This is a fun and easy kid-friendly cooking project for your weekend breakfast. The best part about making this sausage is that you know exactly what goes into it. This is my mom's recipe. One of my earliest memories of my mom cooking is her making batches of this sausage and freezing it. I used 96% fat-free turkey, but she uses pork. Which is delicious.
Herbed Breakfast Sausage
Note: I use a food processor to chop the onions, garlic, and herbs, then I combine that with the ground pork (or turkey and egg white), salt, and chilis. Also, wet your hands before forming the patties to keep them from sticking to your fingers.
1 pound lean ground turkey or pork
1 egg white (omit if you are using pork)
1/4-1/2 yellow onion depending on what you like
1 clove minced garlic
1 tsp. chopped fresh rosemary
8-10 chopped fresh sage leaves
1 tsp salt
crushed red chilis to taste
Combine all ingredients, form into 6 patties and pan-fry or grill (over medium heat), or bake until cooked through. (I baked the turkey sausage for about 30 minutes on a lightly-oiled foil-lined pan at 325º.)
My brother and I were talking recently about our childhood recently and about how much of it was spent outside playing absolutely, positively unattended by parents (or any adult for that matter).
When we lived in Hawaii, we lived near the top of a windy, rain-foresty, mountain road called Tantalus Drive. Our house overlooked a valley and was surrounded by acre upon acre of barely-tamed forest. (The view in the photo is similar to the view from our house.) Trails led up and away from the house into the woods and we would explore for hours. And hours. We'd drag our Big Wheels and bikes up up up those trails, which were lined with eucalyptus trees, carefully align them at the top of the trail and then ride them all the way down peddling as fast as we could. We'd do this over and over again. Sounds fun, right?
Last week I was a little, um, grouchy. All week. I wasn't sleeping well among other things and life has been extra-busy. But I felt better after getting a few things off my chest (ahem), and after witnessing Barack Obama sweep all the Democratic primaries and caucuses this weekend. Yesssssss.
Friday night we had our family movie night—a bath, some jammies, and a little Jungle Book and fondue: The dippers: boiled taters, green apple chunks, nitrite-free kielbasa, sweet gherkins, blanched cauliflower...and baguette, of course! (not pictured)
Grated emmenthaler gets added to the bubbly wine 'n cheese mixture.
Wallie shows us how it's done. Spear bread with the long fork and stirrrrrrrr...
...then push the cheesy bread onto the plate with the regular fork.
And while the cheese drips, catch a little bit of Jungle Book.
Then I took two Tylenol PMs and slept for 12 hours. I needed that.
On Saturday it was gorgeous and in the mid 60's here in NorCal so we went on a long bike ride. Then friends couldn't use their tickets to see a Children's Theater performance of Stuart Little so we did that. This is the third Children's Theater performance that I've tortured myself with taken the girls to this year, and I just gotta say, the performances would be 1000% better if the kids would just project and e-nun-ci-ate. Costumes, make-up, sets, I don't care. Perform in all all black in front of a black scrim. I just want to hear the frickin' lines. That is all. I'm too young for assisted listening devices.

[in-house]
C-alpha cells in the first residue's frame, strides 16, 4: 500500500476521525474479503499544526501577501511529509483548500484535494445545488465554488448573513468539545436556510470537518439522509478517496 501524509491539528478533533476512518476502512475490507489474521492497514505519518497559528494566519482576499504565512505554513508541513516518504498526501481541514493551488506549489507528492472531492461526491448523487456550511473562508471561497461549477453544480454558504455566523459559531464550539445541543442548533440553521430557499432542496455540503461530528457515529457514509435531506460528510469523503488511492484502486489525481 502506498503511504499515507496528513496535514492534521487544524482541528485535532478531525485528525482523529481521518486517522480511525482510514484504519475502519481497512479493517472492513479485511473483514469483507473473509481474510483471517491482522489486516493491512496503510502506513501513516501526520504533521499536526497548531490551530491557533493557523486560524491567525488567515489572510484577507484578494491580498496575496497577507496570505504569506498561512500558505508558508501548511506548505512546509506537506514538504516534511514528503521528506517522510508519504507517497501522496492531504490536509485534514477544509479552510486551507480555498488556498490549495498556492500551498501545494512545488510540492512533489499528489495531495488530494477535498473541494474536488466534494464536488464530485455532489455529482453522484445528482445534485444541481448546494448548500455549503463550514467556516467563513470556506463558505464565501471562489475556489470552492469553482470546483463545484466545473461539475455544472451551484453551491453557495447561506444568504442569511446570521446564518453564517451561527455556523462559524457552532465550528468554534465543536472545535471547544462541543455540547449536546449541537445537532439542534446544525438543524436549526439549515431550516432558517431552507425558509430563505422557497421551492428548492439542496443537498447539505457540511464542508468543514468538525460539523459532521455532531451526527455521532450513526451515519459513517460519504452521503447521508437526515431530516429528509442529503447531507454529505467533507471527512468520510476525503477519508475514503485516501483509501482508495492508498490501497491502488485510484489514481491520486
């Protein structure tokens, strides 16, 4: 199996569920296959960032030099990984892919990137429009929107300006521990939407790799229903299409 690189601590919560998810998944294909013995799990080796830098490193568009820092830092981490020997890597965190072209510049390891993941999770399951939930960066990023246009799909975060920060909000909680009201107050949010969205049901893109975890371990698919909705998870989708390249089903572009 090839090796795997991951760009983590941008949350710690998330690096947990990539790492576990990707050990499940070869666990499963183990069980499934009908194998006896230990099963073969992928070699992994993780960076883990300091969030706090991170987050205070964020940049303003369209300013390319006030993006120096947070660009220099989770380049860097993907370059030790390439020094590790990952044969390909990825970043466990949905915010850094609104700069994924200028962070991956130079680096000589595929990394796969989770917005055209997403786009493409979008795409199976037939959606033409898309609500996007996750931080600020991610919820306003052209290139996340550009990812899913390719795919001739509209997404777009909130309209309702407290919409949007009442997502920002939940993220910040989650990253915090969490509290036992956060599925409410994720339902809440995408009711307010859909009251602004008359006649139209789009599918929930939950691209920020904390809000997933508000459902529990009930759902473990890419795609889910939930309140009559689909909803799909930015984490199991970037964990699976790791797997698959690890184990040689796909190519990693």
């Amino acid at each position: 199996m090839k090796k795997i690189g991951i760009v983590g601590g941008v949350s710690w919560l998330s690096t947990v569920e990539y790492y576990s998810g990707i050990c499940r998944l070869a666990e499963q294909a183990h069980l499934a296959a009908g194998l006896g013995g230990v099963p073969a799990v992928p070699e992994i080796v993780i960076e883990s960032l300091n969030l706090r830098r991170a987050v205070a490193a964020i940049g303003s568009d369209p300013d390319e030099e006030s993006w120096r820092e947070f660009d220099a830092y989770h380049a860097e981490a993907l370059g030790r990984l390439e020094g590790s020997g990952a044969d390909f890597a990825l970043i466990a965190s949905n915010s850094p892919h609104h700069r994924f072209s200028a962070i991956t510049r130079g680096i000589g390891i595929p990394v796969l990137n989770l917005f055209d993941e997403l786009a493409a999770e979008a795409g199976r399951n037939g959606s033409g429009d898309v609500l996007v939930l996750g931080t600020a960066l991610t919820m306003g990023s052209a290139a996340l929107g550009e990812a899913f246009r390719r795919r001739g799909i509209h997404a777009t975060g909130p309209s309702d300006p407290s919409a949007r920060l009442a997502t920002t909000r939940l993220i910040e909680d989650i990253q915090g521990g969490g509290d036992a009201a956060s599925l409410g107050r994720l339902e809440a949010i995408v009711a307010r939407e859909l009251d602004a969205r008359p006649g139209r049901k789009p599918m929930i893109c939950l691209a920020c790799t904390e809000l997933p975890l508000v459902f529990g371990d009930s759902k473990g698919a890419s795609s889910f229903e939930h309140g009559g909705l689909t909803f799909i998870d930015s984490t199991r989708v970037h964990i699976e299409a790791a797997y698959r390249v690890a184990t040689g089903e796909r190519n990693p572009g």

J. wasn't feeling well (and neither was our sitter) so we cancelled date night and stayed in. I finished reading one of the best books I've ever read (Pleeeeease go read it, even if you don't like football. You will not regret it.). Then again with the sleep thing.
Today we went to hippie church where suddenly and surprisingly I find myself helping out with one of the CRE classes. Everyone always asks me if I am going to go back to teaching and I always say no, but this might be one way that I can keep up my teaching chops. Plus we do fun things like make Chinese dragons and stuff.
Later in the afternoon we went to a party thrown by Disneyland. They are trying to woo mommy bloggers and pride themselves on their mommy blogger outreach. They told us so. But when one of the Disney execs asked who I was, it was like I was speaking another language. ("Uh huh! Rilly! That's cute!") I've been one of Family.com's parent team advisors for a year and am featured on the Wondertime site...hello? Crickets. So much for doing their research on who was attending their party. Never mind, though, the kids had a great time and we took enough pictures that we should be able to convince them when they are older that yes, we actually did take them to Disneyland. It took Wallie 45 minutes to get up the courage to take a picture with Cinderella.
Now I wrap up this post in time to watch Cirque du Solame do a vomitous tribute to The Beatles on the Grammy's. And y'all know how I just love The Beatles. /eye-roll.
Nothing ruins dinner plans faster than forgetting to take whatever you were going to cook out of the freezer. Or maybe that's just me. My back up in this situation is usually eggs or PB&J's, but I am always disappointed with this option because—while my kids don't care—I'm never satisfied when dinner isn't what I planned it to be. Then I spend the whole evening grouchy and/or digging in the cupboards for something, anything to snack on.
Today, in a rare moment of clarity, I had my act together and defrosted not one, but two items: 3 lbs of ox tails and a package of chicken legs. Since today is cold and drizzly, I'm cooking up both, making two dinners at the same time. Boy does the house smell delish. (Photos to come as soon as everything is cooked.)
There was a time, during the mad cow scare a few years back, that we pretty much stopped eating beef, especially ox tails. And that was a major bummer. When I think about going completely vegetarian, one of the first things I think about is how much I would miss eating ox tail soup. And prosciutto.